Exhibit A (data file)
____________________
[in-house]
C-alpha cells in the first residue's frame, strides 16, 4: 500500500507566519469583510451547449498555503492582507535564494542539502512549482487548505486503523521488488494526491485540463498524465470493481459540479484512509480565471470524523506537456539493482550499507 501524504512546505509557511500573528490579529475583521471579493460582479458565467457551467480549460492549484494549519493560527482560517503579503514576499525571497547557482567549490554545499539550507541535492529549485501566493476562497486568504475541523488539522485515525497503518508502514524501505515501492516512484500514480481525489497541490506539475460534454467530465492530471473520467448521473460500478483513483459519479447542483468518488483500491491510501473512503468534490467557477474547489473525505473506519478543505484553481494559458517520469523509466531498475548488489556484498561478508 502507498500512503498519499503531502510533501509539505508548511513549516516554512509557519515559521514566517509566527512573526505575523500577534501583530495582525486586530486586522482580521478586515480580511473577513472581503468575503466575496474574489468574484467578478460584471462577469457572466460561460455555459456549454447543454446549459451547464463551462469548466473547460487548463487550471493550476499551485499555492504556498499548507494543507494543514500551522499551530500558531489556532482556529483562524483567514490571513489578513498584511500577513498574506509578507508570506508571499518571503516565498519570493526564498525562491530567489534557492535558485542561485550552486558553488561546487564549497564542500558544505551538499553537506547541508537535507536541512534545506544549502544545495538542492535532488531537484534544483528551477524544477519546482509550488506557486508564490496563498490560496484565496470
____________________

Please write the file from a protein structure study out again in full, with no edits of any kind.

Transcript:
[in-house]
C-alpha cells in the first residue's frame, strides 16, 4: 500500500507566519469583510451547449498555503492582507535564494542539502512549482487548505486503523521488488494526491485540463498524465470493481459540479484512509480565471470524523506537456539493482550499507 501524504512546505509557511500573528490579529475583521471579493460582479458565467457551467480549460492549484494549519493560527482560517503579503514576499525571497547557482567549490554545499539550507541535492529549485501566493476562497486568504475541523488539522485515525497503518508502514524501505515501492516512484500514480481525489497541490506539475460534454467530465492530471473520467448521473460500478483513483459519479447542483468518488483500491491510501473512503468534490467557477474547489473525505473506519478543505484553481494559458517520469523509466531498475548488489556484498561478508 502507498500512503498519499503531502510533501509539505508548511513549516516554512509557519515559521514566517509566527512573526505575523500577534501583530495582525486586530486586522482580521478586515480580511473577513472581503468575503466575496474574489468574484467578478460584471462577469457572466460561460455555459456549454447543454446549459451547464463551462469548466473547460487548463487550471493550476499551485499555492504556498499548507494543507494543514500551522499551530500558531489556532482556529483562524483567514490571513489578513498584511500577513498574506509578507508570506508571499518571503516565498519570493526564498525562491530567489534557492535558485542561485550552486558553488561546487564549497564542500558544505551538499553537506547541508537535507536541512534545506544549502544545495538542492535532488531537484534544483528551477524544477519546482509550488506557486508564490496563498490560496484565496470